SINGAPORE - Shifting her focus from technology marketing to cyber-security marketing in her company five years ago, Ms Sherin Y. Lee then charted her own course, attending seminars and meeting industry practitioners before joining a cyber-security firm in May 2018.
Today, Ms Lee, 41, is one of 50 mentors taking part in the Ladies in Cyber Mentorship programme, launched on Tuesday (Nov 26).
Organised by the Association of Information Security Professionals (AiSP), the programme pairs the mentors, who hold diverse industry portfolios, with 50 female students from institutes of higher learning, including the Singapore University of Technology and Design, the Institute of Technical Education (ITE) and polytechnics.
Ms Lee, who heads AiSP's Ladies in Cyber charter, hopes her experience can provide a sense of direction to the students attending the programme.
"I had a constant passion and interest in technology that motivated me to find out more about the field, and embark on a journey of self-learning. This programme can help students develop their confidence and interest in the industry," Ms Lee said.
Only a quarter of cyber-security professionals worldwide are women, causing an acute gender imbalance in the industry.
Besides fewer women, there are also not enough cyber-security professionals here.
In July, the Cyber Security Agency of Singapore said the industry could potentially be short of up to 3,400 professionals by 2020.
Senior Minister of State for Communications and Information and Culture, Community and Youth Sim Ann attended the launch at the Ensign InfoSecurity office in Kallang and commended AiSP for its effort.
"A career in cyber security can be a rewarding one for both men and women, and perhaps especially for women. The very nature of the field lends itself to flexible working arrangements which many people seek - and which many women rely on - in their quest to balance career and family responsibilities," she said.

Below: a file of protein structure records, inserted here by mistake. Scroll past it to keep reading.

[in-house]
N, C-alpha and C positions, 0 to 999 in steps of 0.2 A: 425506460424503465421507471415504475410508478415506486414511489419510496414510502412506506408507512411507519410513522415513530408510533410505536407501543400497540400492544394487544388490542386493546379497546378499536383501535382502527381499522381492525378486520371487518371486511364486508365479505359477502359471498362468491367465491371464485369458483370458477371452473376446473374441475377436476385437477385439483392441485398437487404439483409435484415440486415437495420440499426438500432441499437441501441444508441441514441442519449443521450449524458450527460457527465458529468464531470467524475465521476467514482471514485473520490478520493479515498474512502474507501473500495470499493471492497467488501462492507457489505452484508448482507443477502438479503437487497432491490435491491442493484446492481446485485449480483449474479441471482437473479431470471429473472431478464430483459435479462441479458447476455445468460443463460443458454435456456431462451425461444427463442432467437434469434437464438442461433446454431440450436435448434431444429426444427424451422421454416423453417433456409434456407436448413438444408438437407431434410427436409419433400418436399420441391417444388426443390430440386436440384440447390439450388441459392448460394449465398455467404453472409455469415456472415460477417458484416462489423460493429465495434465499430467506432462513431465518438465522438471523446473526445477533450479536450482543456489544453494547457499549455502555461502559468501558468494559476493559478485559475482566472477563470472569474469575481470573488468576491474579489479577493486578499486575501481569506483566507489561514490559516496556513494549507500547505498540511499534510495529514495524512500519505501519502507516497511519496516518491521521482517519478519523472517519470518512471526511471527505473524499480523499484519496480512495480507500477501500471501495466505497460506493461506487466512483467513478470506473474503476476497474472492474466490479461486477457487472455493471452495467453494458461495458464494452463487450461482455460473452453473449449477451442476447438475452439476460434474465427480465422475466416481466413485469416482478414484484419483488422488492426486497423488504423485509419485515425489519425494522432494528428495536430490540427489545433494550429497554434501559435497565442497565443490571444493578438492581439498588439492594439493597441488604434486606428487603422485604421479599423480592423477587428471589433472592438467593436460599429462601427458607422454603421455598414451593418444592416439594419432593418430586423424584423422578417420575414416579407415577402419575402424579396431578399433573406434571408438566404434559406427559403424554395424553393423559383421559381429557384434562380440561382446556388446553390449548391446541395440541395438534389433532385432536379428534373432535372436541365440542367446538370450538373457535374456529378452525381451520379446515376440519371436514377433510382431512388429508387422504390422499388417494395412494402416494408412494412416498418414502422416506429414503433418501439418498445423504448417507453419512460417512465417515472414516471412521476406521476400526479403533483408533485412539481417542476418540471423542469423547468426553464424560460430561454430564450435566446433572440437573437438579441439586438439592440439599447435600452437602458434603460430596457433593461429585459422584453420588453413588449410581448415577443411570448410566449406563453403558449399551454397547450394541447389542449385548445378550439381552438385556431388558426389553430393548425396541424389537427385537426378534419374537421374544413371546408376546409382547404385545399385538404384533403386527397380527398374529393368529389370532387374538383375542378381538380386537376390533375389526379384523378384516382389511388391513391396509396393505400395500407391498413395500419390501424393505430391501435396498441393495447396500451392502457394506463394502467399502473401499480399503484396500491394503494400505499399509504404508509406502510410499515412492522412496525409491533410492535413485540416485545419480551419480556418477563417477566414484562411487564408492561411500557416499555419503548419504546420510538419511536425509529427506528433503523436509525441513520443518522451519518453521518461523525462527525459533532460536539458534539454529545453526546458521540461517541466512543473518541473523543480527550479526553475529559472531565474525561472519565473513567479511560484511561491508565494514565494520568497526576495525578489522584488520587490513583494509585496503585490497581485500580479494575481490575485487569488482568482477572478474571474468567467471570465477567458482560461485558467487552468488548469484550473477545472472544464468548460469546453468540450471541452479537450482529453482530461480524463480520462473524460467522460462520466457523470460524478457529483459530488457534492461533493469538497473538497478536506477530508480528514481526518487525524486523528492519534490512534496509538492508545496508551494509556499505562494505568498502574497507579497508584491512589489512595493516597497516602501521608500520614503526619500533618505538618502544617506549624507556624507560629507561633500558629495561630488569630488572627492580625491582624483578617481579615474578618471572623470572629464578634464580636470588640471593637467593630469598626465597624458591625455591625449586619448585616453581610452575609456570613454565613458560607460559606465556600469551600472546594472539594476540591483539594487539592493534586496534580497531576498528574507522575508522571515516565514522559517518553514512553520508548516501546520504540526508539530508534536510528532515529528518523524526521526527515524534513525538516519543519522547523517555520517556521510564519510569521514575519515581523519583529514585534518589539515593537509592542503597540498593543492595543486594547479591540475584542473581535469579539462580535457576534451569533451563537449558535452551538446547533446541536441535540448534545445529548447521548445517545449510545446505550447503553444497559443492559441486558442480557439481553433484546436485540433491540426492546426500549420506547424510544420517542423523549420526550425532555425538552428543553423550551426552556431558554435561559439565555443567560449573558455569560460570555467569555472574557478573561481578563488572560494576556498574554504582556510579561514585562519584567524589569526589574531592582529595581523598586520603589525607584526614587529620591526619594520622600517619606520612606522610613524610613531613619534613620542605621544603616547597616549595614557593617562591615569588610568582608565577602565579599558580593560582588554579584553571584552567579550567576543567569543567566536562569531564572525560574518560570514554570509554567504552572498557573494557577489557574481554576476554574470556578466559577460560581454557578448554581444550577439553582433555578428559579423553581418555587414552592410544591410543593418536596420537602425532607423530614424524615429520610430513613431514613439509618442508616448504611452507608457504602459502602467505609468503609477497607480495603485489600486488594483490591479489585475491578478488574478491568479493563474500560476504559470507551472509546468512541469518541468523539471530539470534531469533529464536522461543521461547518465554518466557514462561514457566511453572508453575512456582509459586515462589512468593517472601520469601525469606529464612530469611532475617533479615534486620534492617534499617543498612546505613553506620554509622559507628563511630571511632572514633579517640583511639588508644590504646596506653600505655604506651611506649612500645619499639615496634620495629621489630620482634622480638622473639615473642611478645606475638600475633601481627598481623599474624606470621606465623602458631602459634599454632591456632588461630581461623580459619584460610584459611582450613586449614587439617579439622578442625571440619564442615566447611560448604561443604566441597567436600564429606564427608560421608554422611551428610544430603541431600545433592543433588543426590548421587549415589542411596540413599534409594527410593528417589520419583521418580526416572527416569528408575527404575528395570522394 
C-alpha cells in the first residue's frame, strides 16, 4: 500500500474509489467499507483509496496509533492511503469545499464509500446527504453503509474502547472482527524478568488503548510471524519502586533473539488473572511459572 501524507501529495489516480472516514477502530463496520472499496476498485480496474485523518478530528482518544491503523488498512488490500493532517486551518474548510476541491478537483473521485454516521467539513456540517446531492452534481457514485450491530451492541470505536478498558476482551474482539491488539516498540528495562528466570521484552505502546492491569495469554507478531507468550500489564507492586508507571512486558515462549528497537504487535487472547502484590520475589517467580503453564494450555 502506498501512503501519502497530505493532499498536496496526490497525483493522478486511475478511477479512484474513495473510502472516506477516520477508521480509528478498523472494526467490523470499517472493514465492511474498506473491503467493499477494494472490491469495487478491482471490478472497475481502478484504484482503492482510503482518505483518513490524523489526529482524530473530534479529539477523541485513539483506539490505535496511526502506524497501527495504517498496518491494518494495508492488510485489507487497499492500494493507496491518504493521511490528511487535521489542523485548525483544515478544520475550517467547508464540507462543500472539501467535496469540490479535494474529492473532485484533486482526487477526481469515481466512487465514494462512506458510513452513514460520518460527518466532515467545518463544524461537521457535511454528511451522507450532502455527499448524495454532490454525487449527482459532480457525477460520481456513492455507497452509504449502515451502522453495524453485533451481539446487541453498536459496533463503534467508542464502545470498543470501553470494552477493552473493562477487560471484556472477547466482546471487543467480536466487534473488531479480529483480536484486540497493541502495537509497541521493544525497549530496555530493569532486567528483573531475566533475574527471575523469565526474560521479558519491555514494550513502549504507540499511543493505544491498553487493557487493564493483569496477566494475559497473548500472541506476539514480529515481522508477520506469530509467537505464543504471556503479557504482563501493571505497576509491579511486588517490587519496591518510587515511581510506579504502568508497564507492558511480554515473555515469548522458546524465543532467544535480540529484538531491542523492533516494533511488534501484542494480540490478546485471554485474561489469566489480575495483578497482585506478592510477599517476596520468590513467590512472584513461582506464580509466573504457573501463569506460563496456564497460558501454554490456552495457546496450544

Ms Sim thanked the mentors for stepping up to guide the younger women into the cyber-security field.
"Your willingness to share experience and give encouragement could inspire many young minds and make a big difference to female representation in the sector," she said.
The mentorship programme, which is expected to run for a year, includes one-on-one mentoring opportunities, company visits and possible internships and attachment opportunities for students.
The students learnt about the programme from lecturers and attended outreach talks before signing up for the programme.
The programme is also flexible, letting mentors and students decide when to meet up and to choose their activities.
The association aims to double the number of mentors in the programme by the end of next year, expanding it to include more companies and secondary school students.
Ms Cindy Sin Yi Sua, a student from ITE College West, believes the programme will help her brush up her skills for a career in the field.
The 17-year-old, who studies cyber and network security, said her brother introduced her to the course after identifying her strong problem-solving and troubleshooting skills.
She is one of 10 girls in her class of 40 students and aspires to become a network administrator in the future.
"A network administrator resolves problems and prevents disruptions in the server. Programmes like this encourage us girls to build our confidence in a male-dominated environment. It helps women step up to help each other in the industry," she said.